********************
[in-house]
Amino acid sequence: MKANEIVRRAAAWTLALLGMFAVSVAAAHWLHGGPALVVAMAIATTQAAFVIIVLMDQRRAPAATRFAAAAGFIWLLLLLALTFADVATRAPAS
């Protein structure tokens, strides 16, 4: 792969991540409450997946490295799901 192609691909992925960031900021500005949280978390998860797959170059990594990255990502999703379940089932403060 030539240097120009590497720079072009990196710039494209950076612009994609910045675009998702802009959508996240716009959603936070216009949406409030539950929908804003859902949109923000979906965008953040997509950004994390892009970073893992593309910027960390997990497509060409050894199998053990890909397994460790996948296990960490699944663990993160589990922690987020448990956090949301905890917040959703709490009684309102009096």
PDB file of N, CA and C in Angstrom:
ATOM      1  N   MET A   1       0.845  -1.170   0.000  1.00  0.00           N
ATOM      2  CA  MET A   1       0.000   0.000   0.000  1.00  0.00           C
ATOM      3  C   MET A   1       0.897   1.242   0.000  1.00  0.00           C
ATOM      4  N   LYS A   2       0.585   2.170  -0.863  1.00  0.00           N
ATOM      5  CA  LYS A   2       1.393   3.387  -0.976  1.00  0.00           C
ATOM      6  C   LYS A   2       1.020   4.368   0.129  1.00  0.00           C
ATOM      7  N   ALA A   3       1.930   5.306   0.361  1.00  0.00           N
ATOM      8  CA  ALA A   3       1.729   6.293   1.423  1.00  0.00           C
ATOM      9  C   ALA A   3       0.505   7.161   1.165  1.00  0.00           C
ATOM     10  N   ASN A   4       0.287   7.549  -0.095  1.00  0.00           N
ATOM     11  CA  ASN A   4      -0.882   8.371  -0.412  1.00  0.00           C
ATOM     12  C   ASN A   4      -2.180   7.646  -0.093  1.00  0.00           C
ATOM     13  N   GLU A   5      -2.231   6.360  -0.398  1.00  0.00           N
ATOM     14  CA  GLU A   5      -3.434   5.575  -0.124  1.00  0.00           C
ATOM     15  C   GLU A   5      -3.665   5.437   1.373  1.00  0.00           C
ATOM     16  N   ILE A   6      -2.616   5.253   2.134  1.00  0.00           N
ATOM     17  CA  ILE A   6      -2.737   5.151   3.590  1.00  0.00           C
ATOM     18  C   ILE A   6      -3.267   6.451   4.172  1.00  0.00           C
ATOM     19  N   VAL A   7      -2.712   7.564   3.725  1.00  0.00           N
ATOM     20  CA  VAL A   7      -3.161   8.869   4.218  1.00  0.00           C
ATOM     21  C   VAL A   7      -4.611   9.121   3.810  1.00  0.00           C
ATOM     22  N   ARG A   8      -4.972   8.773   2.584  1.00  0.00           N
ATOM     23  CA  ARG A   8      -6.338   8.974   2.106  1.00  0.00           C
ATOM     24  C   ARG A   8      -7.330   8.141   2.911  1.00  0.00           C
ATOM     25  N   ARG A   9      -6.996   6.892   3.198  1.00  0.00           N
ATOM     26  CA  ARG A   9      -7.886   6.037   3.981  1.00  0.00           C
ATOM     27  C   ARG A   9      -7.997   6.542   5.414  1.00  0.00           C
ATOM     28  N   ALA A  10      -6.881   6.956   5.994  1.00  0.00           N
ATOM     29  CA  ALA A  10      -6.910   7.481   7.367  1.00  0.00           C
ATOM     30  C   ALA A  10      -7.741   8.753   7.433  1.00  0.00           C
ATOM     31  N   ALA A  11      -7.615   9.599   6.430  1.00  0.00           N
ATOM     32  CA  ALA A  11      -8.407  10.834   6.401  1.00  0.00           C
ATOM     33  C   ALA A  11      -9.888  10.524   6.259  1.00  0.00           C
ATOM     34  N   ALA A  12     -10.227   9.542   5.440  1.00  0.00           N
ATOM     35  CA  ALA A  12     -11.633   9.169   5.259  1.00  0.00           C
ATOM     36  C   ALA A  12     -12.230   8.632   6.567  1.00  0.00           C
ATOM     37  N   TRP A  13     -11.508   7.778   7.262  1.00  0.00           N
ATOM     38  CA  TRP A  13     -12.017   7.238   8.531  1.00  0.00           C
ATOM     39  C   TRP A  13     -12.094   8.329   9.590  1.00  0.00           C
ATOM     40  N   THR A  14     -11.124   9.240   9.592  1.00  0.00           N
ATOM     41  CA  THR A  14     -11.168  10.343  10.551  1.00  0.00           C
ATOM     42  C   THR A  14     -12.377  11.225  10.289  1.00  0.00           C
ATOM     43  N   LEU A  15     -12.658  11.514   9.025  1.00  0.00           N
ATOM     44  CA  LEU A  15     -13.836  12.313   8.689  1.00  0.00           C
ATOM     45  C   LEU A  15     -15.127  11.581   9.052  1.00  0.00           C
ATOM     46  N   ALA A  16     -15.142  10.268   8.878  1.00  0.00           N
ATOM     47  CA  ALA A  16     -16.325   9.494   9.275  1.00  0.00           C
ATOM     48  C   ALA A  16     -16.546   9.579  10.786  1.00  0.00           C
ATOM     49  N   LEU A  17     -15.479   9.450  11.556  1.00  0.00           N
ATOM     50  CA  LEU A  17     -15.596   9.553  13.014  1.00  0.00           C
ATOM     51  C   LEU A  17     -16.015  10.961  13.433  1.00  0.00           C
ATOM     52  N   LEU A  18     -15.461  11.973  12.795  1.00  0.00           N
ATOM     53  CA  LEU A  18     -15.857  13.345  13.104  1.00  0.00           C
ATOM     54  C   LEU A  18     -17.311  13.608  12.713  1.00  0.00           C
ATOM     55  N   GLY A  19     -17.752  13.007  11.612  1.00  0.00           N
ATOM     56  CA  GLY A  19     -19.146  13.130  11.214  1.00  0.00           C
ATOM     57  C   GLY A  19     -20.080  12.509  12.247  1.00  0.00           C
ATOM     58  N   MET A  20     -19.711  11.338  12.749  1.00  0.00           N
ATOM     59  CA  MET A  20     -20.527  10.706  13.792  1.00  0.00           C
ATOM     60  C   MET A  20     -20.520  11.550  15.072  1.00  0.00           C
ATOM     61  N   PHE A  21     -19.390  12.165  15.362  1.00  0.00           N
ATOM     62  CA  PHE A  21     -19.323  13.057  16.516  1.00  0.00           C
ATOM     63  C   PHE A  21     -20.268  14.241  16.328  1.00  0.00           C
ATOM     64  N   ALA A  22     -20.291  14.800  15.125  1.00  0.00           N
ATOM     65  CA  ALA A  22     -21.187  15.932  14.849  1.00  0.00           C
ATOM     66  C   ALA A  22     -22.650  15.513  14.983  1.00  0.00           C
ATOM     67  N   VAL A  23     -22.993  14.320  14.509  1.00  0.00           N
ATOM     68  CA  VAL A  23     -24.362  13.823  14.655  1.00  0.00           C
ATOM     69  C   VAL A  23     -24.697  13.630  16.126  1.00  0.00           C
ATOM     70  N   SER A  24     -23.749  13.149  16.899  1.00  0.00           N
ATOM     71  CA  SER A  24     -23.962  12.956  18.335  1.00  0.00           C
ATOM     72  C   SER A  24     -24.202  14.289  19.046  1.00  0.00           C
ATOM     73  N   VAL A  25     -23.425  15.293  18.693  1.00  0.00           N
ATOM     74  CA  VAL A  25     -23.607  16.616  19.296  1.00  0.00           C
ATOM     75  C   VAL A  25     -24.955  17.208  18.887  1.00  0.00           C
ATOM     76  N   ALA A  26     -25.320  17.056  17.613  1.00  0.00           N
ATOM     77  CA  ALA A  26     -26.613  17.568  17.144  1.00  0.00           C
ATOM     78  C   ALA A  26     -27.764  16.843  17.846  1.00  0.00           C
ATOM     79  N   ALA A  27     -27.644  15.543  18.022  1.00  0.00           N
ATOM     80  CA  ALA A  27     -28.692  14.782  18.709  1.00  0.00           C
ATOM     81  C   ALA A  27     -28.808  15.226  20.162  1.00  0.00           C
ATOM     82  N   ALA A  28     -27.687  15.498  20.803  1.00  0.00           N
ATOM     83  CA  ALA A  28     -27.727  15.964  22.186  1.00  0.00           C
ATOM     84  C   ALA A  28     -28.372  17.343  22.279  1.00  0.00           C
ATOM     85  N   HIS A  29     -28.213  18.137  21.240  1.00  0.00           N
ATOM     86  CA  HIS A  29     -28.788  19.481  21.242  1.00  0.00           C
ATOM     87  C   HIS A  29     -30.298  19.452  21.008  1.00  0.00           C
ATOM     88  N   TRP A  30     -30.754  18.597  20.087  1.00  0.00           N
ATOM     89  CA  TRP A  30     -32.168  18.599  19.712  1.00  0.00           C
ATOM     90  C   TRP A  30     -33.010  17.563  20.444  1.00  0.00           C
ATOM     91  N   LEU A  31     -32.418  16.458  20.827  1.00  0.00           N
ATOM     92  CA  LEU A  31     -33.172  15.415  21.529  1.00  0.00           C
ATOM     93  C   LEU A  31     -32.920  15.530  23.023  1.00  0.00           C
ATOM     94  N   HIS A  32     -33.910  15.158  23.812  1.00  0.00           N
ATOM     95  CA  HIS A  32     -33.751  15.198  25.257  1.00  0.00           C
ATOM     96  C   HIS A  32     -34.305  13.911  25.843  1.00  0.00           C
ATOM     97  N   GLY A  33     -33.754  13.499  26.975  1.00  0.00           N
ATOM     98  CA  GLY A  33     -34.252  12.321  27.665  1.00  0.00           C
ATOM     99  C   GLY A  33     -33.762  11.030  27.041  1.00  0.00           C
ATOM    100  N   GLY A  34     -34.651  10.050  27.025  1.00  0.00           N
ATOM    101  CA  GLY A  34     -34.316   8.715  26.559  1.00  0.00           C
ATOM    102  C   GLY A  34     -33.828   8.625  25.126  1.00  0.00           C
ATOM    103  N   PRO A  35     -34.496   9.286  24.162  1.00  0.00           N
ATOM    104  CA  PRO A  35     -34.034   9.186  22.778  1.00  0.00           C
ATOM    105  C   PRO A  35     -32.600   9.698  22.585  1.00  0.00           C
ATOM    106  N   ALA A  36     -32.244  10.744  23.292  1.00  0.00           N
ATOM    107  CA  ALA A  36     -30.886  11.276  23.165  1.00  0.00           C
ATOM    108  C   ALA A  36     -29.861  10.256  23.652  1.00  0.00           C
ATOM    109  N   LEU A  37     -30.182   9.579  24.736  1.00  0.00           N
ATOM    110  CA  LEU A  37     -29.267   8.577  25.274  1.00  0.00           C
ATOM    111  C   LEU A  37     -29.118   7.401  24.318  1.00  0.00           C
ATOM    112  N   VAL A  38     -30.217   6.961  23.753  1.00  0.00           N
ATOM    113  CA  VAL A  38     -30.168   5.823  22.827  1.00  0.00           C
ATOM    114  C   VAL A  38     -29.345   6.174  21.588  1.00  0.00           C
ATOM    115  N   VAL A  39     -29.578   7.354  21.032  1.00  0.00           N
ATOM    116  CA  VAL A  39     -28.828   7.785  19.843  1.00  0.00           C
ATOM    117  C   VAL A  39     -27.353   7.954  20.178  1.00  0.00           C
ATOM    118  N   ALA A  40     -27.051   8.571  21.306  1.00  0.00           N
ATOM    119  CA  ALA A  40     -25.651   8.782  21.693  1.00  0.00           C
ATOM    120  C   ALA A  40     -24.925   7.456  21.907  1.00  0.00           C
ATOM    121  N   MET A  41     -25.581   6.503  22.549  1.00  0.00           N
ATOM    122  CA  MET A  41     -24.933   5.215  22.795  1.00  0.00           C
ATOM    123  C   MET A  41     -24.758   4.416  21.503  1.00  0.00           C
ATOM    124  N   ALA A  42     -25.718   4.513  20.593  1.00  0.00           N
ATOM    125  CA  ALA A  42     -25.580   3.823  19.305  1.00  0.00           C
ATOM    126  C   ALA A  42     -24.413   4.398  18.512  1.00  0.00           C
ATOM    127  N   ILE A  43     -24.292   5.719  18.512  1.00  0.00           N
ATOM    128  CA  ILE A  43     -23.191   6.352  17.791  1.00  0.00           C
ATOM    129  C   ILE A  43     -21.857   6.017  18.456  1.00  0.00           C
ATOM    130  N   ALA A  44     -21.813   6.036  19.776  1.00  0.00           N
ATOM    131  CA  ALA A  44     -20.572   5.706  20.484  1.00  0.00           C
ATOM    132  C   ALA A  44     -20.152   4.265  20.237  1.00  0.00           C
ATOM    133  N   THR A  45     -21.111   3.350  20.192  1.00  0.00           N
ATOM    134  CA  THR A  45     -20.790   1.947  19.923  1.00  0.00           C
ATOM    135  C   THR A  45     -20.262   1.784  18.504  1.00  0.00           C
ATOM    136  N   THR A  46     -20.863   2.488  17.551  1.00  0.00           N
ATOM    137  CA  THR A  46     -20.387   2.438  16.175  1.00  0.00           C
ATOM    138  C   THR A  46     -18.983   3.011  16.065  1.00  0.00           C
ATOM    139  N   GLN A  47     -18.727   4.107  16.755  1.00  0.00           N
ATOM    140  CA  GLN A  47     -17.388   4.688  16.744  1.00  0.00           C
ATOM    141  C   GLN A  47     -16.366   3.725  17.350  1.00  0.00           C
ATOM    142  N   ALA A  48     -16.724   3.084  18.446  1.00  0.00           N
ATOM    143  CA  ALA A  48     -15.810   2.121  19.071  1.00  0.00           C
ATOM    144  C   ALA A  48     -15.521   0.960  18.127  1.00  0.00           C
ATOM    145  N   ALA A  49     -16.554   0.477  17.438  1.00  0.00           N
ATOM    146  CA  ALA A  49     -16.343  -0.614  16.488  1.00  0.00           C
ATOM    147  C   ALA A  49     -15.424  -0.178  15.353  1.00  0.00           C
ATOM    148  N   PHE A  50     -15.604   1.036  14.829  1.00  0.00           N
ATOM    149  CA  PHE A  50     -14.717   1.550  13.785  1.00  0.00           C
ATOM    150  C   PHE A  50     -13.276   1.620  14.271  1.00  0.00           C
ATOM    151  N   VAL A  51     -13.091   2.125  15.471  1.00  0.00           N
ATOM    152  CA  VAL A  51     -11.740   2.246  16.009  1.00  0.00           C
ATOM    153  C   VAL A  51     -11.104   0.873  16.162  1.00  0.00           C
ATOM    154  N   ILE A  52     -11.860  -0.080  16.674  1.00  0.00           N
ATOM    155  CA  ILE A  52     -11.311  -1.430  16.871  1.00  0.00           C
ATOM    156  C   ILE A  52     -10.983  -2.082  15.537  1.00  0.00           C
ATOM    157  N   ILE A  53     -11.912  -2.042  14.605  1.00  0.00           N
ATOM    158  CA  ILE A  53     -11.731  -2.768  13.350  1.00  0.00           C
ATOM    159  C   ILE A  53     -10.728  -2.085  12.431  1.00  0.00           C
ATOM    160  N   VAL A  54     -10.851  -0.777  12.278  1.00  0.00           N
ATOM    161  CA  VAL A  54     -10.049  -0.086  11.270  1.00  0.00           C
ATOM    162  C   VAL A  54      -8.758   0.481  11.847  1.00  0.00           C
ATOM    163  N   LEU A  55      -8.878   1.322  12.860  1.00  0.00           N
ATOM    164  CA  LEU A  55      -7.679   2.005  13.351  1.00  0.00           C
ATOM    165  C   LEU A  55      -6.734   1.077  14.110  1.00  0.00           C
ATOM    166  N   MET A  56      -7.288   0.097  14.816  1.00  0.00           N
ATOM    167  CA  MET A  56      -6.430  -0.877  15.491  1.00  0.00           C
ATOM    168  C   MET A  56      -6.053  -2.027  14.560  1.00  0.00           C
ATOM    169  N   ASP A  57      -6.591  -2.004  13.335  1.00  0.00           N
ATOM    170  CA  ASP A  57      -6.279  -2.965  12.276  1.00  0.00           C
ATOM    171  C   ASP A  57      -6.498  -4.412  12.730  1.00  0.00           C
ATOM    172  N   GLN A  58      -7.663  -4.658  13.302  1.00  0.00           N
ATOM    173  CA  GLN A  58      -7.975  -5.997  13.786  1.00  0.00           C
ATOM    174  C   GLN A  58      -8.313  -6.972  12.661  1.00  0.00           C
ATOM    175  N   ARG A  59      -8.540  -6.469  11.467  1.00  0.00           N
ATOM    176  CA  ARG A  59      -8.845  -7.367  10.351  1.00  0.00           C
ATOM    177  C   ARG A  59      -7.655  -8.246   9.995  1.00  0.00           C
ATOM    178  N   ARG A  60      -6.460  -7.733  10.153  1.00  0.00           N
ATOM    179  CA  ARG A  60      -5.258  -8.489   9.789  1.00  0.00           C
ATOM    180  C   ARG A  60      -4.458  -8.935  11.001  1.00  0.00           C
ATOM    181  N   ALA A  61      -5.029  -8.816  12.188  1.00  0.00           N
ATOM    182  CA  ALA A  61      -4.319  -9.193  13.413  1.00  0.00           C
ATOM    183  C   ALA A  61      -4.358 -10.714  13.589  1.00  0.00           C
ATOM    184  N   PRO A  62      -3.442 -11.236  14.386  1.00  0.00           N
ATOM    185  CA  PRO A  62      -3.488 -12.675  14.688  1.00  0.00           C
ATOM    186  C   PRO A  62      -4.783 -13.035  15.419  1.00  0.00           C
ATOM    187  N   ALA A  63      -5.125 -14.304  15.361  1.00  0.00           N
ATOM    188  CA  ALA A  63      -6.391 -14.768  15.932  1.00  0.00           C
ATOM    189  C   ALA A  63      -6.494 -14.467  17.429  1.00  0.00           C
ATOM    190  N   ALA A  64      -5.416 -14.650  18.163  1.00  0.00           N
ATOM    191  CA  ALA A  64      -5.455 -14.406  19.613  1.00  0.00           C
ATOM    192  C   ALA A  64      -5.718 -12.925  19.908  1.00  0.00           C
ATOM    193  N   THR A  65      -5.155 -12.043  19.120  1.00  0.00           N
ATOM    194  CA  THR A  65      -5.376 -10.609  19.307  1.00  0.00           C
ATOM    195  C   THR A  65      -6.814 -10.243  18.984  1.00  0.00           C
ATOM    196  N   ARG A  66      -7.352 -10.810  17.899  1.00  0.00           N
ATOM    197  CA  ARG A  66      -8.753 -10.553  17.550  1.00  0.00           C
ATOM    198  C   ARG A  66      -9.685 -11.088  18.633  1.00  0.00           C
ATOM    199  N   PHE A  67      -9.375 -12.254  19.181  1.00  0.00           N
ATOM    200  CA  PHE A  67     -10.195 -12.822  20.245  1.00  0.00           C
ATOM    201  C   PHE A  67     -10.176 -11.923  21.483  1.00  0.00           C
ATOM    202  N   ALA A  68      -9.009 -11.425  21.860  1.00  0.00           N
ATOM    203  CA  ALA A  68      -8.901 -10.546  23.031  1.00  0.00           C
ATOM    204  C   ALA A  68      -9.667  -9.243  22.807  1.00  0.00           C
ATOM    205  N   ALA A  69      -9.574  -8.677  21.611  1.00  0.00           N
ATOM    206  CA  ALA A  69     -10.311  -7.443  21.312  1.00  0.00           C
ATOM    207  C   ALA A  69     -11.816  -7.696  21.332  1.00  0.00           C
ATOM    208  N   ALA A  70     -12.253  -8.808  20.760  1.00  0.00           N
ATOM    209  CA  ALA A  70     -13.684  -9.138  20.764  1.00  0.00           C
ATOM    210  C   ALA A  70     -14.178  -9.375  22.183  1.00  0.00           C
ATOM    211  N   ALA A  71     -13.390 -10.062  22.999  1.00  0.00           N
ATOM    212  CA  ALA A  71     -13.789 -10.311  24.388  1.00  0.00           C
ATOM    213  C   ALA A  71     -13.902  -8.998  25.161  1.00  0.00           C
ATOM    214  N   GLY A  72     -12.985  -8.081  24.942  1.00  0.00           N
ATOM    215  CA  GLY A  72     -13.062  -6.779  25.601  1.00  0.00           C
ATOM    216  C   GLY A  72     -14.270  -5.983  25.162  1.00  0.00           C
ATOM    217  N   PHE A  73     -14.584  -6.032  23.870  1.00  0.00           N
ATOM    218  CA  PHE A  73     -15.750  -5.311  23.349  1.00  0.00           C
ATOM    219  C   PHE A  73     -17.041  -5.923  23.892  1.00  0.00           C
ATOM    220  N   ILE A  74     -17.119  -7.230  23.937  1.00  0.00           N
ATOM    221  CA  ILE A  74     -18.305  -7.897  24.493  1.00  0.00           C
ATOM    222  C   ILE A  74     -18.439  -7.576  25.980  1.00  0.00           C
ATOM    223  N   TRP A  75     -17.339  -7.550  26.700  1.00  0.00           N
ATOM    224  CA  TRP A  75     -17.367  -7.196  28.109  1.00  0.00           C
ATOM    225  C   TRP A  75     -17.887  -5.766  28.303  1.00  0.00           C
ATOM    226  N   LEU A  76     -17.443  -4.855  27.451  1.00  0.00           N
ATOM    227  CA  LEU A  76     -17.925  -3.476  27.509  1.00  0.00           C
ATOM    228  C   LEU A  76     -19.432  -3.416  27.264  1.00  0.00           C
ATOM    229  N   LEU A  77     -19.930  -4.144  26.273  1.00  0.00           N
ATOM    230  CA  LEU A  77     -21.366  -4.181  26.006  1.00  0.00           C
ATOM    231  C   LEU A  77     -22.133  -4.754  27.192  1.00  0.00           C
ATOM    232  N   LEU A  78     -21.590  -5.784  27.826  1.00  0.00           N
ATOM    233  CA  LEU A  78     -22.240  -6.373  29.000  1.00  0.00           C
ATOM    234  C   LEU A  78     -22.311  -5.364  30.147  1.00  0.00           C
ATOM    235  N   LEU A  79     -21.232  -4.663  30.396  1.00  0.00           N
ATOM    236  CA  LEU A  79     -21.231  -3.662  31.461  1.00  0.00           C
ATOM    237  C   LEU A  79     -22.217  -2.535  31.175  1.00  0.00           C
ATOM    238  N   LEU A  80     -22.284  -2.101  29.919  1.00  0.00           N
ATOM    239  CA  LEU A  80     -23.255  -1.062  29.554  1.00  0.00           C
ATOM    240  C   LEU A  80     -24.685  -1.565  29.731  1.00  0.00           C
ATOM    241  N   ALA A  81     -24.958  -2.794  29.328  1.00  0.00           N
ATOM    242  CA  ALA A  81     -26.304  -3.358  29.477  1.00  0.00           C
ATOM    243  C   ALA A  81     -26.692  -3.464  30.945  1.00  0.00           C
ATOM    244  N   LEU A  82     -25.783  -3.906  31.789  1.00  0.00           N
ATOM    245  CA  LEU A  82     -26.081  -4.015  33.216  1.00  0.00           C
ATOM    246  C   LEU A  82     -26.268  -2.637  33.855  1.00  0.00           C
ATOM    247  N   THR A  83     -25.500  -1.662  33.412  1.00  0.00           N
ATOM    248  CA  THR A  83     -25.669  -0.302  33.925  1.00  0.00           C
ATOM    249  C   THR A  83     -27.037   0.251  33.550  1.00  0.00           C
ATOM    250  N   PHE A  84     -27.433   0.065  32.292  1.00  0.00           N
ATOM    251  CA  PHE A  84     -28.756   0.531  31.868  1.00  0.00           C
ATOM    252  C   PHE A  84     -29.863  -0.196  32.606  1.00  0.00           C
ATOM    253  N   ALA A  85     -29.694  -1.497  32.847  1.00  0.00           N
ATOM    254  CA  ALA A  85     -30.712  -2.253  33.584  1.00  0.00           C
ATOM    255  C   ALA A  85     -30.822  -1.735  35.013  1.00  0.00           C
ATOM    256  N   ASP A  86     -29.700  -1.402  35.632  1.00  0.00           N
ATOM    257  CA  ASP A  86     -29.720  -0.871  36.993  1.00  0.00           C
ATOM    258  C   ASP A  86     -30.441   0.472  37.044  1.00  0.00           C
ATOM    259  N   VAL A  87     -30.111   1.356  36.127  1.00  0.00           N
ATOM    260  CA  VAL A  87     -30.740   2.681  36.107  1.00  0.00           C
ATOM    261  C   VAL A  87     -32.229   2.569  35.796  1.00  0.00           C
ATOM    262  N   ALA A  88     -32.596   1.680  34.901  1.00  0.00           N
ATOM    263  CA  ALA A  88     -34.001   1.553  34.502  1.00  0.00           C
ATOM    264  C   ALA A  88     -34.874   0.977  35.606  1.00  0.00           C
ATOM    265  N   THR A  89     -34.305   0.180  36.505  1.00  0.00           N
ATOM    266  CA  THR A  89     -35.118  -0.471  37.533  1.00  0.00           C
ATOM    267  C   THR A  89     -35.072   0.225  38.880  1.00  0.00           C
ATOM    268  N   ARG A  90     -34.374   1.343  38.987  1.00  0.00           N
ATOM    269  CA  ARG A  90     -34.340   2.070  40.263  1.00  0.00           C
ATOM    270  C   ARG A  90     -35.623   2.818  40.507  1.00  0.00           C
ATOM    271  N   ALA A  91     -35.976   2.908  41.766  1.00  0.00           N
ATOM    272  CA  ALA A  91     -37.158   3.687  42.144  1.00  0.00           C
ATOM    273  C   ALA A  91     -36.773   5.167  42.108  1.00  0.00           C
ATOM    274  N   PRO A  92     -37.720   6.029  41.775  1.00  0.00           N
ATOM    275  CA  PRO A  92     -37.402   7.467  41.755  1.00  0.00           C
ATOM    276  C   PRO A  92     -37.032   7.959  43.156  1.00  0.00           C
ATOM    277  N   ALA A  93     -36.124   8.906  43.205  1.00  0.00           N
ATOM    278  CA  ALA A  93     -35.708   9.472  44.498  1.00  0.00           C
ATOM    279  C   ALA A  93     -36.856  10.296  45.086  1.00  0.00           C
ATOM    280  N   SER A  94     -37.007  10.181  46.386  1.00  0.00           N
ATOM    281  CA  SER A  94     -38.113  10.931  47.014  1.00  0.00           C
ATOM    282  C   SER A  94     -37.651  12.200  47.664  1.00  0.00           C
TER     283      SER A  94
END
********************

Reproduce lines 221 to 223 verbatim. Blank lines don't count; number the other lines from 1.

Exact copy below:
ATOM    217  N   PHE A  73     -14.584  -6.032  23.870  1.00  0.00           N
ATOM    218  CA  PHE A  73     -15.750  -5.311  23.349  1.00  0.00           C
ATOM    219  C   PHE A  73     -17.041  -5.923  23.892  1.00  0.00           C